Posted May 14, 2019 at 6:57 am | Permalink

    Off topic, an excellent article by Sir Lockwood Smith, former NZ high commissioner explaining why a customs union is a bad idea and how FTAs based on mutual recognition deliver free and frictionless trade, as does the one between Australia and NZ. No-one reading this and understanding it could vote for mrs Mays terrible deal or think that the Irish backstop is anything other than a ruse to trap the UK in a CU and regulatory handcuffs.


  13. jerry
    Posted May 14, 2019 at 7:02 am | Permalink

    “The current railway is effectively a nationalised industry”

    Not quite, indeed the losses are nationalised, the profits on the other have been privatised is not completely hived off from direct involvement in the industry.

    “at last the industry has got round to transforming some of the large London stations with retail and service improvements”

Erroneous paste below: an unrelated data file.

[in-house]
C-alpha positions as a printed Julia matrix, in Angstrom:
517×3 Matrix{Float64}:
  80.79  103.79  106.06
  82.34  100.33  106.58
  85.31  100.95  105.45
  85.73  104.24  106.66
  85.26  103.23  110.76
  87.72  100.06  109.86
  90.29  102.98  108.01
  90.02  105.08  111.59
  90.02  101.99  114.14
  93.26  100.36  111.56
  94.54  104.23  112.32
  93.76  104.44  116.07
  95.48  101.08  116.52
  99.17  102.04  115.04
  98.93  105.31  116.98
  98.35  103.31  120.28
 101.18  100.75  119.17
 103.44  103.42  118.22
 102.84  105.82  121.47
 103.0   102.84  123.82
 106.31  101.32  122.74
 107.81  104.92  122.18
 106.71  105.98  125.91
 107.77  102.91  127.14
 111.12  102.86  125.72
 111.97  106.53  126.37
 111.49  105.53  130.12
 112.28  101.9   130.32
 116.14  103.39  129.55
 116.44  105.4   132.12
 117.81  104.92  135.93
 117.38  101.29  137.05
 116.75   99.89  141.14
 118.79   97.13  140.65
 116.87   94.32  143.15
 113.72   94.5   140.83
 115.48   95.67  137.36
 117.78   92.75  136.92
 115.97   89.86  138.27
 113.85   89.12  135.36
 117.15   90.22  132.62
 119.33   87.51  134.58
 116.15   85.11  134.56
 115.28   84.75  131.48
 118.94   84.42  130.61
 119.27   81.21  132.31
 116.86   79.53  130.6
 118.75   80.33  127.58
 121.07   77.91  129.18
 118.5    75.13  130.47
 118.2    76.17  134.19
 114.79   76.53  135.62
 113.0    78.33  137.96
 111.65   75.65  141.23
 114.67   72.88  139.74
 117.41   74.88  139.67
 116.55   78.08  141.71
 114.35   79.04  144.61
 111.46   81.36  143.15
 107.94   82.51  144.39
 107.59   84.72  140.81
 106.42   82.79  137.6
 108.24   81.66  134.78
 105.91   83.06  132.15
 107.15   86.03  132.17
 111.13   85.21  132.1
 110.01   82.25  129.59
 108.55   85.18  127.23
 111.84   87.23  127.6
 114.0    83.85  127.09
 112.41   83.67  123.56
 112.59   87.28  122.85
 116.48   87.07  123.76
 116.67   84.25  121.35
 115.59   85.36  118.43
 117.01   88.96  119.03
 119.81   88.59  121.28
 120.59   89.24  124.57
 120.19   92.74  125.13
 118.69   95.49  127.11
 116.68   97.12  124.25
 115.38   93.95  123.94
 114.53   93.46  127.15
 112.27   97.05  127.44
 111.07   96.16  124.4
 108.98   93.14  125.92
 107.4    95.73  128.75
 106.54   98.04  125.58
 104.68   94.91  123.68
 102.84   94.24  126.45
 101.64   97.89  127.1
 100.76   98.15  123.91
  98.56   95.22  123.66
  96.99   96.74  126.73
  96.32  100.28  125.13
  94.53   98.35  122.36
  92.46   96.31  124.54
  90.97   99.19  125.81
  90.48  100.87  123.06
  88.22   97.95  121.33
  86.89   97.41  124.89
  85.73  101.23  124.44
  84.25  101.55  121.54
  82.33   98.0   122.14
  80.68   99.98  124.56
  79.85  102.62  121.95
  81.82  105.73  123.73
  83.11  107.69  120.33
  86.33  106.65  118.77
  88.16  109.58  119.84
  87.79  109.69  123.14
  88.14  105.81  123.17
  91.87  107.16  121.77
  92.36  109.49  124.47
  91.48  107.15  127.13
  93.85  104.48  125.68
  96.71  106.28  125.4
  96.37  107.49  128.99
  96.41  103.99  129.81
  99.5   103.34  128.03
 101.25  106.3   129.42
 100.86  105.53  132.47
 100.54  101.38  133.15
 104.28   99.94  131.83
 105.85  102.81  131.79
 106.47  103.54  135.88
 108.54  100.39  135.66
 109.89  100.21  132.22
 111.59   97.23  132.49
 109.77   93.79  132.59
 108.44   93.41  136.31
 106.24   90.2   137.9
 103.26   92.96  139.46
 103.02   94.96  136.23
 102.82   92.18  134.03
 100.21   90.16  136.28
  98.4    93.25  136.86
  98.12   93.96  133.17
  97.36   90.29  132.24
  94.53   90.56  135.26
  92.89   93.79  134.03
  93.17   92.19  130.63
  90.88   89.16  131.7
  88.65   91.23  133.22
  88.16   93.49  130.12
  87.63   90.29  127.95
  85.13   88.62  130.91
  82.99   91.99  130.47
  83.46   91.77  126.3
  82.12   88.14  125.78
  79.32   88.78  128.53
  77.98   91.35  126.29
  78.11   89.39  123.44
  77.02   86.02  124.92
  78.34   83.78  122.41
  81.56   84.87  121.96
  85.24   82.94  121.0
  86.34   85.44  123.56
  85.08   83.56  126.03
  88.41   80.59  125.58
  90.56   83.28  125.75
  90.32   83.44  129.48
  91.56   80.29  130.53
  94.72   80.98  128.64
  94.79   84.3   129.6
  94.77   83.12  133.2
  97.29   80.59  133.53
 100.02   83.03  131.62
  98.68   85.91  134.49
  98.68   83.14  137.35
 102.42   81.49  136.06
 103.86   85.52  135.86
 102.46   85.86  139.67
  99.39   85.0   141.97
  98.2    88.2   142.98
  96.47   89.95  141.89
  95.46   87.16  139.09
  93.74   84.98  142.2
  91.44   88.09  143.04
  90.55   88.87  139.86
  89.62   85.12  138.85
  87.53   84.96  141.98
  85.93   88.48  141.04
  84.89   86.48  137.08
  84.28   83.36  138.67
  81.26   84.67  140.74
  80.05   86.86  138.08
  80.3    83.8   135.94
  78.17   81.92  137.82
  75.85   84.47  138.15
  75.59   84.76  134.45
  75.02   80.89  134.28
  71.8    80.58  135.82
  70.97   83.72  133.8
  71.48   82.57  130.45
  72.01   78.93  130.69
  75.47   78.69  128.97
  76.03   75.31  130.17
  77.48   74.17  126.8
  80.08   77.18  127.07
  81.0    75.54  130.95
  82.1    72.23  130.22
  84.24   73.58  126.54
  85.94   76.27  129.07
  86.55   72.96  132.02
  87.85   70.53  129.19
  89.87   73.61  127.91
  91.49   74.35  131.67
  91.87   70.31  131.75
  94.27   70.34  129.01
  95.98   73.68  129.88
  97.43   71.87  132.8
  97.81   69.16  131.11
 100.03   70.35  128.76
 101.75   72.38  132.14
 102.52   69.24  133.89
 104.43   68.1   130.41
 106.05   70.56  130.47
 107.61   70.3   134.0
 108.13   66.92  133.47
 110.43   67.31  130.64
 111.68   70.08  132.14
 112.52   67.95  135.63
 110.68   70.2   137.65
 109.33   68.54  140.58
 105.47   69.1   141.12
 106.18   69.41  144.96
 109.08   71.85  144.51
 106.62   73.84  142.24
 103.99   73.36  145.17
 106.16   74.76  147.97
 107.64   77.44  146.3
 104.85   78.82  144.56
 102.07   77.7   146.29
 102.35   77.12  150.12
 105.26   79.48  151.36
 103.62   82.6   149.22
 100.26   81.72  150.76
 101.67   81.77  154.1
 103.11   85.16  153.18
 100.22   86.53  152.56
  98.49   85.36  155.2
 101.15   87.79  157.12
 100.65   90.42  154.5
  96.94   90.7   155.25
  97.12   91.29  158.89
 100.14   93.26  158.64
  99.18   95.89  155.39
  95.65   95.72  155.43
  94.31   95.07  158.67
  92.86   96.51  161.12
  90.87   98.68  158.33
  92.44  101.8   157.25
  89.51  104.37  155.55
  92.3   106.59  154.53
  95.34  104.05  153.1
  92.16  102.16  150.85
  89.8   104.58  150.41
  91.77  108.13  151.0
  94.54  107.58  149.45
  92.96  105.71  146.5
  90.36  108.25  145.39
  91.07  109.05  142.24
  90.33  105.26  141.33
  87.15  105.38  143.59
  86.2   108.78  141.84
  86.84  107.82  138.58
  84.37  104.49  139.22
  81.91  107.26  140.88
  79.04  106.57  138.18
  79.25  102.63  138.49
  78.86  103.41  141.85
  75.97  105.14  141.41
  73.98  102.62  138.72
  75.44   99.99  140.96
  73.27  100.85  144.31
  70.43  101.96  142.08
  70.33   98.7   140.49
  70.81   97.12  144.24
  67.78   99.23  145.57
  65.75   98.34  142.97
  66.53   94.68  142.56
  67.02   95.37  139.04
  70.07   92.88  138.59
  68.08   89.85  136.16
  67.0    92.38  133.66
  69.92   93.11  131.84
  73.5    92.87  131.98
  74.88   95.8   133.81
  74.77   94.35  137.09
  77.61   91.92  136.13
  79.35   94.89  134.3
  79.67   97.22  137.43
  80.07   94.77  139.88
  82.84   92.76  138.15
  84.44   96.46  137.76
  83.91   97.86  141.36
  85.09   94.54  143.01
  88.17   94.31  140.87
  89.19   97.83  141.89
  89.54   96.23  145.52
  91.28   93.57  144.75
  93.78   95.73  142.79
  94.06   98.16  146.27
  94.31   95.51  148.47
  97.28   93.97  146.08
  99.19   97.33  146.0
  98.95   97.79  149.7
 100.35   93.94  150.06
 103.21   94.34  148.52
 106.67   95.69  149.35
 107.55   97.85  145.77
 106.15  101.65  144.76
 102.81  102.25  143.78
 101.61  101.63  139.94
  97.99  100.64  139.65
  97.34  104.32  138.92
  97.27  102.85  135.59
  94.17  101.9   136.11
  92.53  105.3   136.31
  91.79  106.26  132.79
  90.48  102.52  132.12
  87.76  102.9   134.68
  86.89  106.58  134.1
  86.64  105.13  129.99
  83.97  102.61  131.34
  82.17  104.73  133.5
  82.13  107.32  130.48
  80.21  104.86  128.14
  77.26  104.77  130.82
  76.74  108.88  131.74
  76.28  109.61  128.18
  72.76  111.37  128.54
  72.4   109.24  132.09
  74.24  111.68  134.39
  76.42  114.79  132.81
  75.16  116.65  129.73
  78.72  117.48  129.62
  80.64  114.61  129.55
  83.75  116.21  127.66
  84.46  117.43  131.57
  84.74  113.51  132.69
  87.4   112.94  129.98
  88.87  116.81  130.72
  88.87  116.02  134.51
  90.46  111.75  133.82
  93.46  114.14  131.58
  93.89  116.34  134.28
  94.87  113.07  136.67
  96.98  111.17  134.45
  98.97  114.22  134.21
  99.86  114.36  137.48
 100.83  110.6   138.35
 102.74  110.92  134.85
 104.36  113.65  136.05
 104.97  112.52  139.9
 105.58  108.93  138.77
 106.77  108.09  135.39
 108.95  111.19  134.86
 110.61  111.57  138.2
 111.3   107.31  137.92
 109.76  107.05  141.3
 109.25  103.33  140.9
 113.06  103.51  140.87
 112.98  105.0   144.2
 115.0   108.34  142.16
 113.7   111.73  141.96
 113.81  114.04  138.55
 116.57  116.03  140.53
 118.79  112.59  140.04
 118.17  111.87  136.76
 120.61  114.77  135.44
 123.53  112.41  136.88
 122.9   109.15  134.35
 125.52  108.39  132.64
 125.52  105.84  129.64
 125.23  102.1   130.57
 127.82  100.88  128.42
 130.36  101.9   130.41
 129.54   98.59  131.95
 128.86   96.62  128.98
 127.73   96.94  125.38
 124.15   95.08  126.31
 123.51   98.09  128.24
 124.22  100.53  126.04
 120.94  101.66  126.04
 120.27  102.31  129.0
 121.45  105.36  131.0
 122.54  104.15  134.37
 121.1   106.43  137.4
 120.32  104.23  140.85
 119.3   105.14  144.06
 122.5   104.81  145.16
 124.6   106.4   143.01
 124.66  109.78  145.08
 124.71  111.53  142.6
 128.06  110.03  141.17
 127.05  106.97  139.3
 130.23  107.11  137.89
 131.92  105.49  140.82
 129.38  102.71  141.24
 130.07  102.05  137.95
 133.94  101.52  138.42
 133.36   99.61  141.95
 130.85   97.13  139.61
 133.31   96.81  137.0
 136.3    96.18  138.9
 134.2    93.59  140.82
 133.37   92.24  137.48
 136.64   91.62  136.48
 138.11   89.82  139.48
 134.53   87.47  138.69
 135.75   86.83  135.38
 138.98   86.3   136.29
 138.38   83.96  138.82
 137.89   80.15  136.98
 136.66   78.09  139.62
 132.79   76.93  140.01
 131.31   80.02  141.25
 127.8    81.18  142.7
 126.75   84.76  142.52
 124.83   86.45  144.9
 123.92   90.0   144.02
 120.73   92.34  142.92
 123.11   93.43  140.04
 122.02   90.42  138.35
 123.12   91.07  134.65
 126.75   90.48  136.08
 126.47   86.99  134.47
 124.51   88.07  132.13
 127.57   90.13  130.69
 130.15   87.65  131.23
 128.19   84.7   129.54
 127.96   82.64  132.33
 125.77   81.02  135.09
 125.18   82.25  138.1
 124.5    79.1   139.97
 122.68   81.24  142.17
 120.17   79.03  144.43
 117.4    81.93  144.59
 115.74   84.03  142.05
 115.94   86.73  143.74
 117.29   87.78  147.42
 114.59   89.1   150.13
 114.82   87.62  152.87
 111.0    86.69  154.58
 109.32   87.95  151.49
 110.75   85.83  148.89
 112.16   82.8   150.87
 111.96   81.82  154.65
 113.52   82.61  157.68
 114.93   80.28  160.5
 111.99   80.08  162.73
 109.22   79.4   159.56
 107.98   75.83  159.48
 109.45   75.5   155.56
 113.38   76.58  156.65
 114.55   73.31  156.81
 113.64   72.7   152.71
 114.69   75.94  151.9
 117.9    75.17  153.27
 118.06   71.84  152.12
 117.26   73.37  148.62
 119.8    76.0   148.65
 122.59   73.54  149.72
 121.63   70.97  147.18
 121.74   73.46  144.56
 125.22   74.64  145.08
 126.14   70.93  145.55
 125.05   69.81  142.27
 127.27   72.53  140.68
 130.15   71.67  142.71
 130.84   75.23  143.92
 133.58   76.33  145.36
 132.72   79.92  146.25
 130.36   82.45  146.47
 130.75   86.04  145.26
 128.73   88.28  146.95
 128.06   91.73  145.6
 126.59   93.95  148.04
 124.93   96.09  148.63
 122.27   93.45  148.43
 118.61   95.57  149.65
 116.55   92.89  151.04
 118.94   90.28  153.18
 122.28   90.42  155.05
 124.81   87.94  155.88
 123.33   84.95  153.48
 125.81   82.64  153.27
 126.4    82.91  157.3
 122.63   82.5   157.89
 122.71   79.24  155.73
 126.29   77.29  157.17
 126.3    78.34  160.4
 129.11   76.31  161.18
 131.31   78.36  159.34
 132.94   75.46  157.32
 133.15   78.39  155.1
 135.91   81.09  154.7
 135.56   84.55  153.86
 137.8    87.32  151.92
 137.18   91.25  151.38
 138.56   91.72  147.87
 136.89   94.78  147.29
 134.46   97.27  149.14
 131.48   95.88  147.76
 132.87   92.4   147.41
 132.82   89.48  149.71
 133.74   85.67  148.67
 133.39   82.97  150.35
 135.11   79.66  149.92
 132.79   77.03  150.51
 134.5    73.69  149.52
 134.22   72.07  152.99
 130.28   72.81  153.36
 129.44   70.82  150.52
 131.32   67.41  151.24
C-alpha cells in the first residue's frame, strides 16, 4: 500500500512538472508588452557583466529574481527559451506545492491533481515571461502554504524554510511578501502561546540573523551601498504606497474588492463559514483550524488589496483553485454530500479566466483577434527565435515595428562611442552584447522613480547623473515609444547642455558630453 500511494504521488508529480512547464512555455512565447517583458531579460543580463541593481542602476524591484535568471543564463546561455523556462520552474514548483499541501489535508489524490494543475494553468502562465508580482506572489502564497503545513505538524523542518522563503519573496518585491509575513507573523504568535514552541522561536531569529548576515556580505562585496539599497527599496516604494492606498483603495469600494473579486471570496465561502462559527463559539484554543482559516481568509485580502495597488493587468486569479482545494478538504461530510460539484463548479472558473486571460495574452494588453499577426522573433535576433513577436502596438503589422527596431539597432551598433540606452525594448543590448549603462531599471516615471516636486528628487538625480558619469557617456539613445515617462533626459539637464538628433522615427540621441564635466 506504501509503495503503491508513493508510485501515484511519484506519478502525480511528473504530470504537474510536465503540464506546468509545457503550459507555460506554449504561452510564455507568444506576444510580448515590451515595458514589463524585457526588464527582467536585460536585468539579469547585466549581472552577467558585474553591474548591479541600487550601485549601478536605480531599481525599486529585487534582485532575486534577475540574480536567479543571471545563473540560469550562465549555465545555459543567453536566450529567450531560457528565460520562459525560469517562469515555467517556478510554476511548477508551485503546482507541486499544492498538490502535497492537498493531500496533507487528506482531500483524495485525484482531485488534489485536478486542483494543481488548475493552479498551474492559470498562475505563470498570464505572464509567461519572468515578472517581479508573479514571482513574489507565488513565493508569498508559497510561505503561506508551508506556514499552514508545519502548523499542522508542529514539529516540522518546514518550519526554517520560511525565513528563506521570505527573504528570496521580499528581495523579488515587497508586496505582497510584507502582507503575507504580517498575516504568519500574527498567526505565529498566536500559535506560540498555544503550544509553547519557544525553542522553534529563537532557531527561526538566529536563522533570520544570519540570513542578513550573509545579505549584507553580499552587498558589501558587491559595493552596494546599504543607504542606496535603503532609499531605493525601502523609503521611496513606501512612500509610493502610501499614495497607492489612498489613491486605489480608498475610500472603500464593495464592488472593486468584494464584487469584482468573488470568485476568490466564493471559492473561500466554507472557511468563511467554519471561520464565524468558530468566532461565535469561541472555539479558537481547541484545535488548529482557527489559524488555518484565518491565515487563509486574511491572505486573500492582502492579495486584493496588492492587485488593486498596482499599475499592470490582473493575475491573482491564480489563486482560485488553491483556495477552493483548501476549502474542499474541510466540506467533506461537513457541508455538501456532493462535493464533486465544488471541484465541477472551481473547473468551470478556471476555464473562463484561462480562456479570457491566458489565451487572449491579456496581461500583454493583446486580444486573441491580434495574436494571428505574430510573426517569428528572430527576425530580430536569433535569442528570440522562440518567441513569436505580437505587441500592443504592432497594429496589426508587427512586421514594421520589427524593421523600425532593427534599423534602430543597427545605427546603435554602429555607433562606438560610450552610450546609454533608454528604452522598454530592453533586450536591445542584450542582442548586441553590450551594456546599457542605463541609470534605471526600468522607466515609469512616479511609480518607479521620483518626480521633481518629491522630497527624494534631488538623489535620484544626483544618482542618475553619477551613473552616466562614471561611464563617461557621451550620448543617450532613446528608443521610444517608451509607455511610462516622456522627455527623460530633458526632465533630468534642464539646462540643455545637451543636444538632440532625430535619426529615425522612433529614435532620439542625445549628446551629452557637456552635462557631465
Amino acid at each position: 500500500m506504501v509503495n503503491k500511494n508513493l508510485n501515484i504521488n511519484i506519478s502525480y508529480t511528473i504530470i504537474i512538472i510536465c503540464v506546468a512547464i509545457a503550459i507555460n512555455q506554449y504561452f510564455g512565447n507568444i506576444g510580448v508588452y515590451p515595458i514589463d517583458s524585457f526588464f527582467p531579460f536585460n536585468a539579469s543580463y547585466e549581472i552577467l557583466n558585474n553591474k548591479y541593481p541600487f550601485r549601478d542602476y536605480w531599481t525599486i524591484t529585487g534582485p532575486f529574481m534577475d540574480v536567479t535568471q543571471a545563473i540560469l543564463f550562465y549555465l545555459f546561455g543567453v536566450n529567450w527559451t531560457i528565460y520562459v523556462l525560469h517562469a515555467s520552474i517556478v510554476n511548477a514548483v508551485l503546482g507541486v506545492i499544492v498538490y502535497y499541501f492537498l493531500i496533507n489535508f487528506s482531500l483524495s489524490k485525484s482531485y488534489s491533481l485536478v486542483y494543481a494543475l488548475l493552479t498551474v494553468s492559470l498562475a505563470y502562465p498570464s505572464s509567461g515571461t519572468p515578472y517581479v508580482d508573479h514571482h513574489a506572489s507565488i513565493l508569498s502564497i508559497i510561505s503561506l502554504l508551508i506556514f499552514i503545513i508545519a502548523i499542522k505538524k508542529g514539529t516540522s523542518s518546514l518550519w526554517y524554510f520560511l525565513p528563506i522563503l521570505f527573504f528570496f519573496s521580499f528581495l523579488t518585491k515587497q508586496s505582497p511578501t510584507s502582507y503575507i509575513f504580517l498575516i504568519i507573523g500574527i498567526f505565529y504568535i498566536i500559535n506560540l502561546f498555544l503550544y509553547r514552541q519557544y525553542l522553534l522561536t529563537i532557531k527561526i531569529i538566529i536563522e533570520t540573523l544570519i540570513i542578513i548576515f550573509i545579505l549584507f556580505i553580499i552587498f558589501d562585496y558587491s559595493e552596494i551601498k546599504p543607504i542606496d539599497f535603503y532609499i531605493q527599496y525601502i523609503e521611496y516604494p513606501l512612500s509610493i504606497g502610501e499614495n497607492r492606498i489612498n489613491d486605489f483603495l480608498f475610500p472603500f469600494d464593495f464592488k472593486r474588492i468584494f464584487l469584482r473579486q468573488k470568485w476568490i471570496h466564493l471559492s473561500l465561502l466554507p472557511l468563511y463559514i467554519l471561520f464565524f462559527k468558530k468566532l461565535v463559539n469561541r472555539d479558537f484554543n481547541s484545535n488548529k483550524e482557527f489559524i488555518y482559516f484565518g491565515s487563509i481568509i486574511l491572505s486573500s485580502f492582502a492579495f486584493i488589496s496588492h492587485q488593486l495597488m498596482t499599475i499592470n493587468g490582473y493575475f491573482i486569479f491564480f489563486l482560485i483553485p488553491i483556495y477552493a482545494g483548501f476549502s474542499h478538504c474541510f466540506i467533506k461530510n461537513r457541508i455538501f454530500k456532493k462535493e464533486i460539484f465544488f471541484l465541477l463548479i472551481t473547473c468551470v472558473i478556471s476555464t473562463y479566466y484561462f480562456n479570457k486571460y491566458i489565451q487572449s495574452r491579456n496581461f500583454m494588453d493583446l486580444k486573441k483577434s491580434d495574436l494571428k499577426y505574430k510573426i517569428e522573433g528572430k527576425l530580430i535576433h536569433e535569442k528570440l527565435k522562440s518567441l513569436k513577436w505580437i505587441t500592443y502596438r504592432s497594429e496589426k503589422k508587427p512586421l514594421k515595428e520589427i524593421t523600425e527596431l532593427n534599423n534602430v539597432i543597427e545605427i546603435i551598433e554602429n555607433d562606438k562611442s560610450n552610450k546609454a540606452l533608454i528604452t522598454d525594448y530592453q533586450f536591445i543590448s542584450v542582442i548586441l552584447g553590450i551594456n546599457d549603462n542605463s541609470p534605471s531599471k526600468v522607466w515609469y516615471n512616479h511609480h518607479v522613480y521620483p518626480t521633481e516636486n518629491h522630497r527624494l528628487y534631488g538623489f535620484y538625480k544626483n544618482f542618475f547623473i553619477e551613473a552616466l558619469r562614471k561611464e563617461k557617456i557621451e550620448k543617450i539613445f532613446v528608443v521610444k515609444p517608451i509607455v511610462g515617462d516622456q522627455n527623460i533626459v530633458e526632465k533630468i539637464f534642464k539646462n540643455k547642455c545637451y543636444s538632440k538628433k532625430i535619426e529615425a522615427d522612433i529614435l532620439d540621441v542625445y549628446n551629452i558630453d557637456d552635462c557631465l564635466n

If you mean obtaining additional income from the use of ‘air space’, what do you mean “at last”, did you mean to say at least ? British Rail, when allowed to invest in station redevelopments, would often make use of such ‘air space’. I seem to recall that BR leased such air space to BOAC over platforms and tracks at London Victoria in the late 1960s, whilst concession retail units have been common at railway stations for over a century now! The only thing that has changed is their size and customer expectations, thus today one is not sure if the prime reason for the station is as a retail area or a transit area, meaning both experiences are compromised. Also would such railway station redevelopments, into retail hubs, not be another nail in the coffin of the High Street, areas that are often only a shor walk from the railway station?